View Full Version : My college degree has nothing to do with what I do
08-28-2002, 04:24 PM
I read that 10% of college educated people are working outside their degree. I'm one of them, I guess. I have a Bachelor's in Electrical Engineering and I'm a computer geek for a living. In college, computers were barely used as simulators and I had just one programming course in (God help me) Fortran.
I was trained in digital hardware design, robotics, and other assorted things that plug in but 14 years after graduation, I can't design an simple amplifier, three phase power is a mysterious black art, and I couldn't solve a calculus problem if Newton came back and threated my family.
I came out of college, made a left turn into computer administration, and just kept on truckin'. I'm not terribly upset - I actually like what I do and I think there's a future in it. It's just I feel that I wasted all that tuition on a degree I don't use.
So, how 'bout you? Was four years of life wasted on a piece of paper that is only good as a resume entry?
08-28-2002, 04:51 PM
I graduated with a degree in Television/Radio production. Now I'm a database developer/programmer.
However, I wouldn't say that the four years I spent in college were wasted.
Firstly, while in college, I was a member of the Emergency Medical Squad on campus. It taught me a lot about personal responsibility, as well as helped train me to think under pressure and quickly.
In addition, while serving as the Personnel officer of BCEMS (Brooklyn College EMS), I computerized their personnel records (my first exposure to databases).
Secondly, the subject matter I learned (aside from my major) helped round out my education. Taking Brooklyn College's Core Curriculum (http://www.brooklyn.cuny.edu/corindex.htm) ( a set of 13 courses all undergrads must take ) helped give me a better view of the world. Likewise, while my minor in Creative Writing has never produced anything except A's from my teachers, it nonetheless helped me in my writing.
So, in short, while I don't work in the field relating to my college degree, I wouldn't say my college years were a waste.
08-28-2002, 05:06 PM
Sort of. My degree is in commercial art ("Graphic Communications") -- I learned all about typography, illustration, layout, design, etc. And this was in the early 80's, when computers were first being introduced for general use, so I learned how to do all that stuff manually -- using rubber cement, T-square, india ink, illustration board, and all that. I loved it. But I was always uneasy with the idea that I was being groomed to create ketchup ads and (ugh) billboards.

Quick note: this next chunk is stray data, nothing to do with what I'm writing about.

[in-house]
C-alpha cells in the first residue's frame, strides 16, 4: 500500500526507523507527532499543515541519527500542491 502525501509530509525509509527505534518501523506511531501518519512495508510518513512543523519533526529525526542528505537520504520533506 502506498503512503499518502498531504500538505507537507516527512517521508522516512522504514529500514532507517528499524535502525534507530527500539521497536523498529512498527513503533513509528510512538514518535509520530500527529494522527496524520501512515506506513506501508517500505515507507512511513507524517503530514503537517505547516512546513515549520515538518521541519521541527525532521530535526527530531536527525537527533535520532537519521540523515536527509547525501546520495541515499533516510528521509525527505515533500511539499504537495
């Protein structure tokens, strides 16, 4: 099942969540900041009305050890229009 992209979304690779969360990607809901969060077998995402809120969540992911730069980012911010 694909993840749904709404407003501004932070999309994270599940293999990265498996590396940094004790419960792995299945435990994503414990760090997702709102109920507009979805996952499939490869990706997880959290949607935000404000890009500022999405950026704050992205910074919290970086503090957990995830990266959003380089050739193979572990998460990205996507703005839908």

After graduation, I went off on a tangent and worked for a printing company in the prepress department, using my skills one step further down the production process. Then I turned myself into a freelance copyeditor, where I use a tiny part of what I learned in school, and only when I'm checking specs on page proofs while proofreading, which accounts for about 5-10% of my working time.
So my degree and the 2 years I spent being a computer science major are but amusing sidebars on my resume. I wouldn't call my time in college wasted, though -- it was a very enriching experience for little old me.
08-28-2002, 06:35 PM
C'mon, people, try a humanities degree for complete lack of real-world applicability! I have a BA in Religious Studies and a PhD in Sociology of Religion -- and I've spend the last 10 years working as a puzzle editor. Connection? None. Do I regret my education? Not a bit -- it gave me the opportunity to think about many cool things -- and also gave me skills in thinking critically and communicating clearly that are fundamental to just about any job more complex than flipping burgers.
08-28-2002, 07:03 PM
If I had any brains at all, I woulda stretched college out to 6-7 years! Most fun I ever had, and I had to go and spoil it by graduating!
What a knob! :D
I wish I knew now what I knew then!
08-28-2002, 07:36 PM
I got my undergrad in history - wrote my senior thesis on Medieval medicine (just for background, here...). I then proceeded to spend most of seven years working in internal audit. Yes, I looked a business processes, controls, financial statements...the fun stuff ( :rolleyes: ).